Planning family travel for this year? Find out how to get in free at National Parks!
Why should families spend time together in nature?
Spending time in nature is good for everyone! Many of these 12 science-backed reasons to spend more time outdoors are true for me. Have you felt the same effects?
A study at the University of Illinois has found that those same benefits apply when you make a family activity of regularly getting outside. So why not enjoy a beautiful National Park together?
Junior Ranger programs
Another benefit of our National Parks is the comprehensive Junior Ranger program. At each park’s Visitor Center, kids can get a booklet to complete the program for that park.
Booklets typically have questions and puzzles related to the exhibits inside the Visitor Center and out in the parks. Kids are asked to complete a number of activities (depending on their age) before bringing it back to the Visitor Center.
At each Park we have visited across the country, there has been a different reward. Most times, the kids receive a Junior Ranger pin for that Park and are “sworn in” as Junior Rangers. Sometimes, they also receive a pencil or sticker.
I find the Junior Ranger booklets helpful to keep the kids busy when you’re waiting in line at places like Independence Park. It’s also a great way for them to learn about the history, geology and biology of each park.
Aren’t all National Parks free?
While many are, about 25% of our country’s National Parks do charge an entrance fee. That’s why you need to consider buying a national park pass or attending during one of the fee-free entrance days.
Fee-free entrance days:
- January 21: Birthday of Martin Luther King, Jr.
- April 20-28: National Park Week
- August 25: National Park Service Birthday
- September 28: National Public Lands Day
- November 11: Veterans Day
How can I get a free National Park Pass?
National Park Passes are FREE for current U.S. military members and dependents in the Army, Navy, Air Force, Marines, and Coast Guard as well as Reserve and National Guard members. Just visit a federal recreation area that issues passes and bring the appropriate paperwork. Learn more about the free annual pass for US Military.
People who volunteer 250+ hours also earn a FREE National Park Pass. The hours can be earned in any number of months or years and across all five of the federal recreation areas. Once earned, the pass is good for 12 months, and the number of hours resets back to 0. Learn more about the Volunteer Pass.
If you or someone in your family has a permanent disability, apply for a FREE Access Pass. Visit a federal recreation area that issues passes and bring the appropriate paperwork.
How old is your child? All fourth graders get a FREE Every Kid in a Park Pass, whether they attend school or are home-schooled. Learn more about the Every Kid in a Park program. This saved my family a lot of money when we took a 3-week trip to five National Parks the year my twins were 4th graders.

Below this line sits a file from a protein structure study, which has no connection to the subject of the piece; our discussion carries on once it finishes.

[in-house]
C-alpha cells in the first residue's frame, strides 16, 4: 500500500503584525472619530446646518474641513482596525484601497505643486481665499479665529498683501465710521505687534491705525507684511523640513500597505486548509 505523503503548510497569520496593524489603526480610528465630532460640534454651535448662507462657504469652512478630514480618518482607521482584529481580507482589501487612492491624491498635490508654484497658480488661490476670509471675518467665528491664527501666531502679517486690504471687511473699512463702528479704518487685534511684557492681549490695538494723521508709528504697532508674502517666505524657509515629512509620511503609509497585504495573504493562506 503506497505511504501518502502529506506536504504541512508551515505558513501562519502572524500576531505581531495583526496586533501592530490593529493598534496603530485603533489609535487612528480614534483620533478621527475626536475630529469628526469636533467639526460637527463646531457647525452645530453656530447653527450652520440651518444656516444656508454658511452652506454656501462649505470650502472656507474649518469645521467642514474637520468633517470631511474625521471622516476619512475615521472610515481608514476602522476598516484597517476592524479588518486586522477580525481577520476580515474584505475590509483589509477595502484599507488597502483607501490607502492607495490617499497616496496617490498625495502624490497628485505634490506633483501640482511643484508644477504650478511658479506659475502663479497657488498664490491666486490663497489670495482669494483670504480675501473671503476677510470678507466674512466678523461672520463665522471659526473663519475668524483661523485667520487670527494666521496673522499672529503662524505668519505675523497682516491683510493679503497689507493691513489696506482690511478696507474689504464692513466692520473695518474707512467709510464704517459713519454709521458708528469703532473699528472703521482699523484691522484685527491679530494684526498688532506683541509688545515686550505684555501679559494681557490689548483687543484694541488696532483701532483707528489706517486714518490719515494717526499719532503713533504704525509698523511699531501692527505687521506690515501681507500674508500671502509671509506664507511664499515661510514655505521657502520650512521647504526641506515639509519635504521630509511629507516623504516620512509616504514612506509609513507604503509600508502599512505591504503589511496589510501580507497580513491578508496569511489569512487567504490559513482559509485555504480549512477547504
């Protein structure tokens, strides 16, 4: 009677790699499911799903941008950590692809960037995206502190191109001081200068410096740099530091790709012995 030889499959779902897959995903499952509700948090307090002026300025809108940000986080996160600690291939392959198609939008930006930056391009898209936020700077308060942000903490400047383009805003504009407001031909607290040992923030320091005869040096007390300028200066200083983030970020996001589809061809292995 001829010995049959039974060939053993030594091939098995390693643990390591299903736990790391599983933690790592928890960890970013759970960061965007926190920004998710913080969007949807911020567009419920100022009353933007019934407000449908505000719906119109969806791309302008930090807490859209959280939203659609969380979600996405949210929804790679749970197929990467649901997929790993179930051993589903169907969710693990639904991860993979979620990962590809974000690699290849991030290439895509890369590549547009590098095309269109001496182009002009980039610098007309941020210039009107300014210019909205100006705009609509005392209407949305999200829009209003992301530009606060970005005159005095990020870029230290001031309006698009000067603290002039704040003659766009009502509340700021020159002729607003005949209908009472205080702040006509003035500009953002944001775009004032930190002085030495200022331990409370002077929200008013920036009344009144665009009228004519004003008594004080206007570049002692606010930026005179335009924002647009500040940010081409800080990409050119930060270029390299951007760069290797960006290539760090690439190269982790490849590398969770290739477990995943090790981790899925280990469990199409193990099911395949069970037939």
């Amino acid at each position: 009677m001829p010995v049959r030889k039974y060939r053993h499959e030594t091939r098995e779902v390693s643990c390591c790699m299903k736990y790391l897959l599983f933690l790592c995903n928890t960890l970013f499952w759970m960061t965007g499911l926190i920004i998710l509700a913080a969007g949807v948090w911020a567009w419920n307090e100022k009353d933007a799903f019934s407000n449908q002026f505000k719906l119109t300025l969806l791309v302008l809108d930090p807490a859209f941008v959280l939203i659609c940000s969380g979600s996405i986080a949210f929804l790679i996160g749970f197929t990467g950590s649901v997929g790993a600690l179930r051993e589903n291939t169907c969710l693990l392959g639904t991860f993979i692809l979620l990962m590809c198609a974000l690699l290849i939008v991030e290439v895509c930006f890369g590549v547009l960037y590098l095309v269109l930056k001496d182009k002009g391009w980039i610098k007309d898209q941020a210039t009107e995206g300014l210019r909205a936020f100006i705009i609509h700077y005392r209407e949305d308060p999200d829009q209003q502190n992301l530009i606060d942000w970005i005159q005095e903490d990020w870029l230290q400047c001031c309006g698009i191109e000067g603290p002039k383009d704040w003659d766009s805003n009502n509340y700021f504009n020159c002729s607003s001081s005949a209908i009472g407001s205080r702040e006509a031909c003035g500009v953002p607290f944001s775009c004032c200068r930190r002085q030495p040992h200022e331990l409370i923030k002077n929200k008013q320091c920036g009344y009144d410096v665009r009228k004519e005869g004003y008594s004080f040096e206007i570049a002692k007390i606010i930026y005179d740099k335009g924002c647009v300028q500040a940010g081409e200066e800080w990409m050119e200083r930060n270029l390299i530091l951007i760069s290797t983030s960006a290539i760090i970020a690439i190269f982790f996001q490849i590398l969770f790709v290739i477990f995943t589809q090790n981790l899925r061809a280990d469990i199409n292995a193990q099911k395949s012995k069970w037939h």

Which National Parks are free?
The National Park System comprises 418 sites across the United States, Puerto Rico, American Samoa, the US Virgin Islands and Guam.
300+ parks are already free, such as all of the Washington DC Memorials. Here are a few more favorites:
- Biscayne National Park (Florida)
- Conagee National Park (South Carolina)
- Cumberland Gap National Historical Park (Kentucky, Virginia & Tennessee)
- Gateway Arch National Park (Missouri)
- Great Smoky Mountains National Park (North Carolina/Tenneessee)
- Herbert Hoover National Historic Site (Iowa)
- Theodore Roosevelt Island
Which National Parks charge a fee?
115 National Park sites regularly charge an entrance fee, typically per vehicle. When you’re visiting a large park for multiple days, such as Yellowstone, this can add up! That’s why it is worth learning how to get in free at National Parks.
I’ve rounded up family reviews of many Parks that charge a fee. Obviously, this isn’t all of them! They are in alphabetical order to make it easier for you to find the one you’re planning for.
- Acadia National Park (Maine)
- Arches National Park (Utah)
- Assateague Island National Seashore (Maryland)
- Badlands National Park (South Dakota)
- Bandelier National Monument (New Mexico)
- Big Bend National Park (Texas)
- Blackwater National Wildlife Refuge (Maryland)
- Bryce Canyon National Park (Utah)
- Devil’s Tower (Wyoming)
- Everglades National Park (Florida)
- Glacier National Park (Montana)
- Grand Teton National Park (Wyoming)
- Great Sand Dunes National Park (Colorado)
- Joshua Tree National Park (California)
- Lake Powell/Canyonlands National Park (Utah)
- Little Bighorn Battlefield National Monument (Montana)
- Mesa Verde National Park (Colorado)
- Mount Rushmore National Memorial (South Dakota)
- Mount Rainier (Washington)
- Mount Saint Helens (Washington)
- Muir Woods National Monument (California)
- Organ Pipe Cactus National Monument (Arizona)
- Olympic National Park (Washington)
- Perry’s Victory & International Peace Monument (Indiana)
- Pompey’s Pillar and Lewis & Clark Trail (Montana)
- Rocky Mountain National Park (Colorado)
- Saguaro National Park (Arizona)
- Sequoia National Park (California)
- Shenandoah National Park (Virginia)
- Skyline Drive (Virginia)
- Theodore Roosevelt National Park (North Dakota)
- Yellowstone National Park (Idaho, Montana & Wyoming)
- Yosemite National Park (California)
- Zion National Park (Utah)
How do I find a National Park near me?
Use the Find Your Park tool at the National Parks website. When you click on a particular Park, you can find out if it is a park that normally charges an entrance fee or not.